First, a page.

CPTED Part 2: Natural Surveillance and Natural Access Control

By Kevin Whaley, CPP, Sr. Security Consultant at Kenton Brothers

Natural Surveillance and Natural Access ControlWelcome to Part 2 of Crime Prevention Through Environmental Design (CPTED). In Part 1, I introduced the concept of CPTED and the importance of ensuring CPTED principles are considered when developing or enhancing your security program.

We touched on the four key overlapping concepts of CPTED which include:

  1. Natural Surveillance
  2. Natural Access Control
  3. Territorial Reinforcement
  4. Maintenance

For this part of the series, we will be diving into greater detail on the concepts of Natural Surveillance & Natural Access Control.

In order to successfully implement a CPTED plan of action, we must understand that all human space:

  • Has some designated purpose
  • Has social, cultural, legal, or physical definitions (such as expectations or regulations) that prescribe the desired and acceptable behaviors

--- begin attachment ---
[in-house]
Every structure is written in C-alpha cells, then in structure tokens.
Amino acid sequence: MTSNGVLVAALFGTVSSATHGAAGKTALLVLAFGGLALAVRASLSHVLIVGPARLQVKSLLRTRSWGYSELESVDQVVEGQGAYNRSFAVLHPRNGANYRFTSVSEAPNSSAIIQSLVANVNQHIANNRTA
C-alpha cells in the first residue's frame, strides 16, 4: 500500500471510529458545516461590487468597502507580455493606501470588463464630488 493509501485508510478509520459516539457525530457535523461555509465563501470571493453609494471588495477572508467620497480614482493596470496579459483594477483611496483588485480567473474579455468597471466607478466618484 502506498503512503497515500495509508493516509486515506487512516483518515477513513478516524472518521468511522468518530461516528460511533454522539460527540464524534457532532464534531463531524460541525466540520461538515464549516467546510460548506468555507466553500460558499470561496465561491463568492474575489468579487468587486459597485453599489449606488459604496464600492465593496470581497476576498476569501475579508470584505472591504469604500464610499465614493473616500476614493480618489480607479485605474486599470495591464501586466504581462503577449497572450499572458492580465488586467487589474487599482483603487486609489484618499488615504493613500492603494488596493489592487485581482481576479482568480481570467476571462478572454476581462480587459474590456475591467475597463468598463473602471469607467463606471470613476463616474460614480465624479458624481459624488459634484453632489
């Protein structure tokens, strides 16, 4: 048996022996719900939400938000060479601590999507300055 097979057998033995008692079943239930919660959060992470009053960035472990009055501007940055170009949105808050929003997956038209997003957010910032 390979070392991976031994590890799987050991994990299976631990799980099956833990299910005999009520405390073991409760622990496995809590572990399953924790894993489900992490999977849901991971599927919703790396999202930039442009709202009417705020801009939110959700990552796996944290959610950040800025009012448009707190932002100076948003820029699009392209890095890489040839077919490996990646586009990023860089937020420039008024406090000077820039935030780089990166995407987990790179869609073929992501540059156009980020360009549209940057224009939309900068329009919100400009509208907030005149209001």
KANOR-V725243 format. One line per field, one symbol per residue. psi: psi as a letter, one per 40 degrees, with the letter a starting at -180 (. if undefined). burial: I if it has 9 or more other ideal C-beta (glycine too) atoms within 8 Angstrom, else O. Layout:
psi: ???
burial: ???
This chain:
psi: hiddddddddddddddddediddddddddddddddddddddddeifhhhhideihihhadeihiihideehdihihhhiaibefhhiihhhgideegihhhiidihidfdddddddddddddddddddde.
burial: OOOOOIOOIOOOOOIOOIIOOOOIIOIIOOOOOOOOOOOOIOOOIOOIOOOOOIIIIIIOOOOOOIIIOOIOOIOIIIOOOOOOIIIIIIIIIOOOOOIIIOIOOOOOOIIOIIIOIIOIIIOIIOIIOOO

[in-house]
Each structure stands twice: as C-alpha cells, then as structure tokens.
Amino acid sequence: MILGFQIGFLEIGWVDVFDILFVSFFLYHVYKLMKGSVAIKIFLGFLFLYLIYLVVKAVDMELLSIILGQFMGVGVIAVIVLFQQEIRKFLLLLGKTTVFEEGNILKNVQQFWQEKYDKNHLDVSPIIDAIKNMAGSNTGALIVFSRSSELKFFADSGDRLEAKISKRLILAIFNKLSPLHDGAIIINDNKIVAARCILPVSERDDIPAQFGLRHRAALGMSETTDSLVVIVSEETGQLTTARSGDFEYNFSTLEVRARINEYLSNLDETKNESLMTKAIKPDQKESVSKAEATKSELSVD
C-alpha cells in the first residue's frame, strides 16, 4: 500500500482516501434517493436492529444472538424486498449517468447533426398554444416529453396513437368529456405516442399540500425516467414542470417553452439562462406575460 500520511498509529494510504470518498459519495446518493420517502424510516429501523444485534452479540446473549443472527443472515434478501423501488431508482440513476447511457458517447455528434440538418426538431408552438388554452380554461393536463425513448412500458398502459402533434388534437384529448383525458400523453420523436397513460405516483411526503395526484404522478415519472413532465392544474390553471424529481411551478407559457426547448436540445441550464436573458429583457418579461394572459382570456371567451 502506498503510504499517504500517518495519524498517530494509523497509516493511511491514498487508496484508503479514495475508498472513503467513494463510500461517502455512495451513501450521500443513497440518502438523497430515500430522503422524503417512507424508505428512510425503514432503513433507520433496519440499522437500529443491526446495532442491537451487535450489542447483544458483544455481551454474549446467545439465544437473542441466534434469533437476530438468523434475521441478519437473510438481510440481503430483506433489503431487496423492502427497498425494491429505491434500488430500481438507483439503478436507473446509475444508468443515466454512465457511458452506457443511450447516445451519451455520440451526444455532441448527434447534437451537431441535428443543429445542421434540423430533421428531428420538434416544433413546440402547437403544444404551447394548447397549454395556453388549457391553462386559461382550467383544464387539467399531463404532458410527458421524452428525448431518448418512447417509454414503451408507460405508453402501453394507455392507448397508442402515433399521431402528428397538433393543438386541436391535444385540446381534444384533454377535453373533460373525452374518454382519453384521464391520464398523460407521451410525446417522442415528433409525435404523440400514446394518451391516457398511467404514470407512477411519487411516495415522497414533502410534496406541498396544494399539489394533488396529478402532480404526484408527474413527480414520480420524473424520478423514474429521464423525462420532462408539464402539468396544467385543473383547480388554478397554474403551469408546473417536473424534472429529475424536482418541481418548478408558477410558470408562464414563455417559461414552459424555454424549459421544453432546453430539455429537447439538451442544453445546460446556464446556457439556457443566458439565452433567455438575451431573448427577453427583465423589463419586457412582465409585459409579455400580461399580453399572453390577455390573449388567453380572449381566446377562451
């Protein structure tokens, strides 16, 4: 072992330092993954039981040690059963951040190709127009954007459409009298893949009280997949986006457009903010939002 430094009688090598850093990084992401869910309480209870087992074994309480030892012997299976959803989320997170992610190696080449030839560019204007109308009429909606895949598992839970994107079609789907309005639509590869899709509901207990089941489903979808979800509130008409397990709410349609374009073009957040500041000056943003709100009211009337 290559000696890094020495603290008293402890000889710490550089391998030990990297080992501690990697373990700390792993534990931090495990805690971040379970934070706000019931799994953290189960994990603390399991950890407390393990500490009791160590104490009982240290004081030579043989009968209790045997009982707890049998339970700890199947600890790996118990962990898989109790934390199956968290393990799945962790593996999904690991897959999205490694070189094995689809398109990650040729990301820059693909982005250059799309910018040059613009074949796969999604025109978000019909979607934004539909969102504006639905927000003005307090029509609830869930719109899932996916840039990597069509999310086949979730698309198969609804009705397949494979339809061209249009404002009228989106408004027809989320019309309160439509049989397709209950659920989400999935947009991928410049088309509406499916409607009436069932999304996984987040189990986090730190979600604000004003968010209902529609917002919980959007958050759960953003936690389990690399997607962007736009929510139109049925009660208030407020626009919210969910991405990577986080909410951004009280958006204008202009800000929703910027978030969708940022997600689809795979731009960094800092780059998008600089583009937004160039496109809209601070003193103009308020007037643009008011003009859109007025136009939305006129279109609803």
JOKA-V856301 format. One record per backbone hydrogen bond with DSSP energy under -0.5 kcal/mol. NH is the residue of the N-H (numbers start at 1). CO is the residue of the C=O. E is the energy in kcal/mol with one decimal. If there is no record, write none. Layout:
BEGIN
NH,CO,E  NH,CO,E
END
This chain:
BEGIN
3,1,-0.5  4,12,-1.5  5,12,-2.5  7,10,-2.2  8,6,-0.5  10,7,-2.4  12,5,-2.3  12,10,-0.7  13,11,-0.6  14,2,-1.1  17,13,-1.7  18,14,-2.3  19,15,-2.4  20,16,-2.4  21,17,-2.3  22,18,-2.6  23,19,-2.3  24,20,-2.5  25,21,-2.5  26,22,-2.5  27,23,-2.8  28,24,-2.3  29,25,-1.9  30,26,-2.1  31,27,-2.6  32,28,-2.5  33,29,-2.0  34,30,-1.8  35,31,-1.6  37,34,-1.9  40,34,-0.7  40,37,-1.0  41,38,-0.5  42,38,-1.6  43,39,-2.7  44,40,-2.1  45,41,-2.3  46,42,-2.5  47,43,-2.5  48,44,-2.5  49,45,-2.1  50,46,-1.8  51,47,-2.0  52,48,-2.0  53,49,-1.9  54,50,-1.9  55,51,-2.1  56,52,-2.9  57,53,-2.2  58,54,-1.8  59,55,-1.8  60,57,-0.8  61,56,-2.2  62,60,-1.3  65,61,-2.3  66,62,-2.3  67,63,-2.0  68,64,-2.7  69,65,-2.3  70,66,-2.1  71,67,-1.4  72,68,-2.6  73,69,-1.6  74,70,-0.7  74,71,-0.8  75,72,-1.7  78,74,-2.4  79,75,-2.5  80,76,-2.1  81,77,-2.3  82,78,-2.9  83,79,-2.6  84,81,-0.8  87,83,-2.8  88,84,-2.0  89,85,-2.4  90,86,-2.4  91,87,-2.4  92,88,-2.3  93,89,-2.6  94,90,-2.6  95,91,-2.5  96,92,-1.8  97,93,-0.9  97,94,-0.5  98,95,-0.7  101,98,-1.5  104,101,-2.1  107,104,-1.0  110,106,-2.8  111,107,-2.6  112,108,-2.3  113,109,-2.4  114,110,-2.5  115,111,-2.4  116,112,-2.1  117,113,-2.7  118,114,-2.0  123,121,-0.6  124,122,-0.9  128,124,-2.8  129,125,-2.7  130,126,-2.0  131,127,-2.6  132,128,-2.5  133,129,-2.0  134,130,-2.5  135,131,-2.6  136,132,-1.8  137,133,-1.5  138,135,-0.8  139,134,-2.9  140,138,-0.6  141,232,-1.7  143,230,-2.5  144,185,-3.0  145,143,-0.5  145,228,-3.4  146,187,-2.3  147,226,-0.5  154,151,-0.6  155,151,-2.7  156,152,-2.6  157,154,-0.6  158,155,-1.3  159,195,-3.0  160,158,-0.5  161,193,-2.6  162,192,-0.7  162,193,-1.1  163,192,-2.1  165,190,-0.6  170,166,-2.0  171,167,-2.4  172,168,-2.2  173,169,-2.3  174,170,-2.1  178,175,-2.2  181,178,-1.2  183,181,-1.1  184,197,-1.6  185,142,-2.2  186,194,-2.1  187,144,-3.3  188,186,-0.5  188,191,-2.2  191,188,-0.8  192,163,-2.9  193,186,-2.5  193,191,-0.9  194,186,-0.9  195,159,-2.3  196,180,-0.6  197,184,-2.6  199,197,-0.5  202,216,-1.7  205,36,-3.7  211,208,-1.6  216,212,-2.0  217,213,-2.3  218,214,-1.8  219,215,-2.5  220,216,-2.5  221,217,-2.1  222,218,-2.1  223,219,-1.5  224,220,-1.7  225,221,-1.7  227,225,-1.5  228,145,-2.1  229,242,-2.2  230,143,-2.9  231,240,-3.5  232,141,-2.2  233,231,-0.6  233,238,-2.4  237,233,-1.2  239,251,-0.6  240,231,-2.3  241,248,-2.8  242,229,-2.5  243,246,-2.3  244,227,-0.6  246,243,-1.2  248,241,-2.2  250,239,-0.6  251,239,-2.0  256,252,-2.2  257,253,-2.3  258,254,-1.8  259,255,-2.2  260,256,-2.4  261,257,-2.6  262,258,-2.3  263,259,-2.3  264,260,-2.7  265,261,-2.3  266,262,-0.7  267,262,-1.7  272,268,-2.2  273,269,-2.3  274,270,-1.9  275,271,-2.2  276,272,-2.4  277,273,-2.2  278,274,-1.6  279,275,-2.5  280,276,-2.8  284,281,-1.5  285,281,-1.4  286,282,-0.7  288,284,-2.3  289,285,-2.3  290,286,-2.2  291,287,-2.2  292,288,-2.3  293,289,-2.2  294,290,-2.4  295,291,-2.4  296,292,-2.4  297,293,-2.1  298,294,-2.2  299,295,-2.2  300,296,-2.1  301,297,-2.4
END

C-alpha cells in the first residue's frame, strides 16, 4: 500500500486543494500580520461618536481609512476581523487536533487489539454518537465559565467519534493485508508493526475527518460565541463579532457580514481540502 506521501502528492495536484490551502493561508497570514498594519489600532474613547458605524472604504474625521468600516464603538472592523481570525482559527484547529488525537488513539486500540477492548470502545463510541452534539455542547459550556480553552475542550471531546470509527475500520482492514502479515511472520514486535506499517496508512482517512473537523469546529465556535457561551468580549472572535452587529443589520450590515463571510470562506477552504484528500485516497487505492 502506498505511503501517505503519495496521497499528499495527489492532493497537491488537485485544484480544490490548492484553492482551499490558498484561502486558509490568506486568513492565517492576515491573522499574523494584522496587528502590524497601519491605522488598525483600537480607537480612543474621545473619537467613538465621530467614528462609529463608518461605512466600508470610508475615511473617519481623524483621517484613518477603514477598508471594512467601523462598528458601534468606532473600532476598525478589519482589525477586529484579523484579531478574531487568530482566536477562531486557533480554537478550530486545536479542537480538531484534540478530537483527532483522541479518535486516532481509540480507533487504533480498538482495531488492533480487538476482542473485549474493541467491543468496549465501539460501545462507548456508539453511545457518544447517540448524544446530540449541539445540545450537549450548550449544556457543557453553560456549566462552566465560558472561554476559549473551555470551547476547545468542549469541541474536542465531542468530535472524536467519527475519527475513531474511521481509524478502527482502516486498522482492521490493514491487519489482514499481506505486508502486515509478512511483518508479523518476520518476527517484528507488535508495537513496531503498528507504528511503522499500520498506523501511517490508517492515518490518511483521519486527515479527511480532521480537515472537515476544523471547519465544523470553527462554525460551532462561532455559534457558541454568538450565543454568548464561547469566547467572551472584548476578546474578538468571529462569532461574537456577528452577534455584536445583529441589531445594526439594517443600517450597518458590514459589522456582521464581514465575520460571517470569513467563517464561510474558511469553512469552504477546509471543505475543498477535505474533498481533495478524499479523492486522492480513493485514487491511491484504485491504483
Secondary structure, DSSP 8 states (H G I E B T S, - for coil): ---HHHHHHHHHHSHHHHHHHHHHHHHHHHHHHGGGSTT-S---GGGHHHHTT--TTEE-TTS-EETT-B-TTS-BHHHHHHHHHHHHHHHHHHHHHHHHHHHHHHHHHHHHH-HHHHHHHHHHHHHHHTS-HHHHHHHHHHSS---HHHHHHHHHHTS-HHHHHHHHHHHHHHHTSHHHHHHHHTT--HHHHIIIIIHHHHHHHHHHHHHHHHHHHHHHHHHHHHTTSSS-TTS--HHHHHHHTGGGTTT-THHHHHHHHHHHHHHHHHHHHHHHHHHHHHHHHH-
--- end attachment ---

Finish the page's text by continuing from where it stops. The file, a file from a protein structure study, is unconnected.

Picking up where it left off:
• Is designed to support and control the desired and acceptable behaviors

With that understanding in mind, our approach should focus on:

  • Manipulating the physical environment to produce behavior effects that reduce the fear and incidence of certain types of criminal acts;
  • Understanding and modifying people’s behavior in relation to their physical environment
  • Redesigning space or using it differently to encourage desirable behaviors and discourage illegitimate activities; and
  • Reducing the conflicts between incompatible building users and building uses, with the goal of eliminating “no person’s land” that no one takes ownership of.

There are various controls that can be implemented to supplement or support the approaches listed above. However, before we dive into that, we need to understand the various concepts of CPTED in order to apply the approaches correctly.

Natural Surveillance

Natural surveillance is defined as the placement of physical features, activities and people in a way that maximizes visibility from the surrounding environment. Why does this matter? It increases the threat of apprehension by taking steps to increase the perception that people will be seen.

In other words, features that can maximize the visibility of people, parking areas, building entrances and other common use areas promote natural surveillance.